Resource: Climate Investment Opportunities in Emerging Markets
Published by: IFC, November 2016
Investors and governments alike have a great new starting point for thinking about mainstreaming opportunities in climate smart investment in emerging economies. A new report by the IFC looked at the NDCs and surrounding sustainable development policies of 21 countries and has estimated a $22.6 trillion investment opportunity over the period 2016-2030 – an estimate that is likely too low given important data gaps.
The report summarises the opportunities by region. By far the biggest spend will be in China ($15 trillion), but there are significant opportunities in Latin America and South Asia ($2.6 and $2,2 trillion respectively), as well as a total of some $1 trillion in Africa (totalling SSA and MENA).
The sectors the report seeks to estimate costs for are Renewable, Energy Distribution and Efficiency, Transport, Buildings and Waste. Looking at the mitigation sectors most relevant to private sector investment, the report is not able to quantify the needs, given the lack of uniformity and detail in the INDCs. Instead, it counts the mentions of the relevant sectors. On this basis, in most regions, RE leads the way, but forestry and agriculture are also high in the sectoral count. Transport, water and waste, alongside energy efficiency, are in a second bracket.
Given the vague nature of most INDCs, the data in the report has been adduced from a number of sources, including experience and intelligence from IFC staff on the ground. The methodology behind the estimates is explained in the first Annex to the report. The report addresses only mitigation actions.
As well as regional and sectoral analysis, the report has a useful section at the end on “Unlocking Climate Investment Opportunities covers topics such as carbon instruments, green finance, financial innovations to support climate actions, the use of blended finance to mobilise private sector investment.
Echoing much said by Dr Nizar Baraka in our November 11 interview, the report calls for three main actions from government in pursuing the financing of their NDCs:
• Act quickly to integrate NDC commitments into national development strategies and budget processes. Put in place clear and consistent policies – such as carbon pricing, performance standards, and market-based support. Also ensure that climate considerations are integrated into other sector policies (energy and agriculture, for example).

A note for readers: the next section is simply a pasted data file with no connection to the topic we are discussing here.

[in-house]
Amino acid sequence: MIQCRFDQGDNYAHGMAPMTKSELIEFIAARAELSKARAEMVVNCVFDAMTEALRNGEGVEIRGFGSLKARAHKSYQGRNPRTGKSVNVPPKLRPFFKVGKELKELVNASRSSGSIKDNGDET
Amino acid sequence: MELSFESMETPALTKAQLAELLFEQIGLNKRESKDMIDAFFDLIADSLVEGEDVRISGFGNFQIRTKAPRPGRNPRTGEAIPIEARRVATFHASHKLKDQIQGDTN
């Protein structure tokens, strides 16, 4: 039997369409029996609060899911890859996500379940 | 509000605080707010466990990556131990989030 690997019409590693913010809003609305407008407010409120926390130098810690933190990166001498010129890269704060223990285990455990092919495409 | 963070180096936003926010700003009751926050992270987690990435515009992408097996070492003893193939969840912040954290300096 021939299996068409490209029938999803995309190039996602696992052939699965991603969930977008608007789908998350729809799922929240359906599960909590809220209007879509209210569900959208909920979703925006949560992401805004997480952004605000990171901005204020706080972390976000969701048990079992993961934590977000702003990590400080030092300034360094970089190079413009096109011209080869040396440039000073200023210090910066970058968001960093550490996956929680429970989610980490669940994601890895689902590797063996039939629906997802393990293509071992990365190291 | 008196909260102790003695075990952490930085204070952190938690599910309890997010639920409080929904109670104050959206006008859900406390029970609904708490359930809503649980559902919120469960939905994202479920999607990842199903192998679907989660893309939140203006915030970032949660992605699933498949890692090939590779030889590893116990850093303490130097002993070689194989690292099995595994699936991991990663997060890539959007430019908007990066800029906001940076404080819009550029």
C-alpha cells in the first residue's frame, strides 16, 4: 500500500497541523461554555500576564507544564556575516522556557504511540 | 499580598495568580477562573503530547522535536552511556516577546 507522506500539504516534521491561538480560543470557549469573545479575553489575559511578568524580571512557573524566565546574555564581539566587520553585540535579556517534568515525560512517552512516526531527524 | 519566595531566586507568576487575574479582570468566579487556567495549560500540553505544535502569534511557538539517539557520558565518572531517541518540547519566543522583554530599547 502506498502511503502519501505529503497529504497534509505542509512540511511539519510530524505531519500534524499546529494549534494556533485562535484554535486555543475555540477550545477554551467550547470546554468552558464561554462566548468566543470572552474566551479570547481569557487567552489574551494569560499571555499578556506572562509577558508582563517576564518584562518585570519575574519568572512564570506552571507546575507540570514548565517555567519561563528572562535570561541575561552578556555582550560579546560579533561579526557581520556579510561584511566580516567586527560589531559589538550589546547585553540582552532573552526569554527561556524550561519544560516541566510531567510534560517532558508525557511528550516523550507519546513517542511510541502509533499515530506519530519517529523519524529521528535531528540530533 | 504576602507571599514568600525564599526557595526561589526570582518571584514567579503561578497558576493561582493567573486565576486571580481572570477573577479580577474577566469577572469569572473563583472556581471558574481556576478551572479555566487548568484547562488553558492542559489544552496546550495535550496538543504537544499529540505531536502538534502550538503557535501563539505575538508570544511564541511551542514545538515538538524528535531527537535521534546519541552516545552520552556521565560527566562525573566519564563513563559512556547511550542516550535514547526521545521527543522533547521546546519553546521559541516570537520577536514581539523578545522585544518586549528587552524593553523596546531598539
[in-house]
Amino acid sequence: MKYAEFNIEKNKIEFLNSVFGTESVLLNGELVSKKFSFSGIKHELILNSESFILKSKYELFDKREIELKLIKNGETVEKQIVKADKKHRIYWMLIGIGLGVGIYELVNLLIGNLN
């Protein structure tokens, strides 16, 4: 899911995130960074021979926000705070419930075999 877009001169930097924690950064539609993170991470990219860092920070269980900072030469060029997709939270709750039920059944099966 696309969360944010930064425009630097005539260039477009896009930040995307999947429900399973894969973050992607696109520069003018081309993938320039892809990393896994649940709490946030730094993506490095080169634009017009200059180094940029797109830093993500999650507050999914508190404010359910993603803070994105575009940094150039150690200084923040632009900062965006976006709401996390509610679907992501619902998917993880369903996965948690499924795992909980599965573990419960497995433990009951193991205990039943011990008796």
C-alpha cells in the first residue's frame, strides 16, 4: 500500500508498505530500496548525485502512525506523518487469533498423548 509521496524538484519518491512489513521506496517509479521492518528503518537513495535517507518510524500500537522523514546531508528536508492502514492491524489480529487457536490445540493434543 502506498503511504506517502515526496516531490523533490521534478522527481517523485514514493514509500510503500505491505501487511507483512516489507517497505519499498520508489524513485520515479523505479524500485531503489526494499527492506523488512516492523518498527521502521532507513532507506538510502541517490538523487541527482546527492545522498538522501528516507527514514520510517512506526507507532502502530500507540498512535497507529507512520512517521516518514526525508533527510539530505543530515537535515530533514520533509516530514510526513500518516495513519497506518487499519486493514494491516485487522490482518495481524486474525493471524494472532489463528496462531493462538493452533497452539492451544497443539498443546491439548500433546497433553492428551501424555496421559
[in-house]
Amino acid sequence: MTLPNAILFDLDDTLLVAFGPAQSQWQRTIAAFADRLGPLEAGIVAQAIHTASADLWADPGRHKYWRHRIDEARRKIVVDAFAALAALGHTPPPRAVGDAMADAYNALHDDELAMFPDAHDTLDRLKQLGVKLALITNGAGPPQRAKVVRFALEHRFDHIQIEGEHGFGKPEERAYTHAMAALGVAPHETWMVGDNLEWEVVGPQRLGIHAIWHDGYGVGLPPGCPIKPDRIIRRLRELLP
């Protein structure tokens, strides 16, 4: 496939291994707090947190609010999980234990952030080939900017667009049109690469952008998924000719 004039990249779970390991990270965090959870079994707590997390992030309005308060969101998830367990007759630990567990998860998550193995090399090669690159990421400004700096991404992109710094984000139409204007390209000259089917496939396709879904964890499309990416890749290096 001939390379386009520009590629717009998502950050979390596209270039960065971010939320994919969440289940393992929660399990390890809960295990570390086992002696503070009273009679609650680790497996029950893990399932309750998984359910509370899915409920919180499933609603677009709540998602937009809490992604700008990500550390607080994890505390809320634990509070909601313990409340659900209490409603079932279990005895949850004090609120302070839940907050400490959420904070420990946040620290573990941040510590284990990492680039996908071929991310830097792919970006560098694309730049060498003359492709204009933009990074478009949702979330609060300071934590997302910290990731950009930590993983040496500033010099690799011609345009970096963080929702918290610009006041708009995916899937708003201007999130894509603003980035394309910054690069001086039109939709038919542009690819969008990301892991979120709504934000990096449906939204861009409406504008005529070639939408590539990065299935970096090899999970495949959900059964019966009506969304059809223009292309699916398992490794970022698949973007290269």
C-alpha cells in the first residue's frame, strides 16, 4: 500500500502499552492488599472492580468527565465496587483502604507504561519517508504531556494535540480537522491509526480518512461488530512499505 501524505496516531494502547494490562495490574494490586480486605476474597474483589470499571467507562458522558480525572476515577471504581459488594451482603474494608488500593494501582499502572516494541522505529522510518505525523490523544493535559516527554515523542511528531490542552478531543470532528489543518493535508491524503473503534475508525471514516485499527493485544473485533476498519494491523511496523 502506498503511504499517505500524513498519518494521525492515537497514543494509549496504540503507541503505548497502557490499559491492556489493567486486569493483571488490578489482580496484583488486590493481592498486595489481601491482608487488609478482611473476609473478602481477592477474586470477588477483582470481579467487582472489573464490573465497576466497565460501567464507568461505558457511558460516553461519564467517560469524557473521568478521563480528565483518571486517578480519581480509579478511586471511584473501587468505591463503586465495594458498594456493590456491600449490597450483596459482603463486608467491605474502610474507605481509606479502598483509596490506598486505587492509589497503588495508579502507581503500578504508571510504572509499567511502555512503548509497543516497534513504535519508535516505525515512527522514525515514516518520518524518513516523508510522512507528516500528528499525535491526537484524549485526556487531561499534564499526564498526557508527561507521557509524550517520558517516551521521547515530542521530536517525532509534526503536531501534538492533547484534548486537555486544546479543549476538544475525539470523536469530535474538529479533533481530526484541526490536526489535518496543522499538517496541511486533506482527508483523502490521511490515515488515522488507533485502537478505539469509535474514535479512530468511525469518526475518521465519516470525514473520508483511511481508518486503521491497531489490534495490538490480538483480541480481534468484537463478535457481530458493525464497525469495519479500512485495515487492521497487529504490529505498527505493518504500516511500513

• Strengthen the private sector investment climate. Improve the overall enabling conditions for the private sector to operate and invest in the targeted sectors, including enhancing domestic financial markets, related regulation and capacity
• Strategically use limited public finance. Government budgets will not be enough to address climate change. Public funds should be used strategically to mobilize much larger sums of private capital, e.g., by reducing risk and providing project preparation support.
Aditi Maheshwari of the Climate Change team at the IFC said that “this report outlines $23 trillion in investment opportunities across 21 countries. But for this to happen we need close collaboration between governments and business to deliver on the policy recommendations. The clear signal here to the private sector, our clients, investors, and governments is that there has never been a better time for climate-smart investing in emerging markets.”
While this excellent piece of work is a very helpful first estimate of requirements in a number of sectors, we believe that the difficulties faced by the IFC in collating data vividly illustrate the need to create a common categorisation of climate actions. Such a categorisation would establish clear sectors and sub-sectors of actions and investments, allowing data to be aggregated across sectors and regions and thus far more easily accessed for the purpose of understanding finance needs and opportunities. Such a categorisation (to include adaptation as well as mitigation) could be created during 2017 and then used for NDC revisions in 2018. The building blocks for this tool already exist, for example in DFI categorisation systems, but need to be systematically agreed.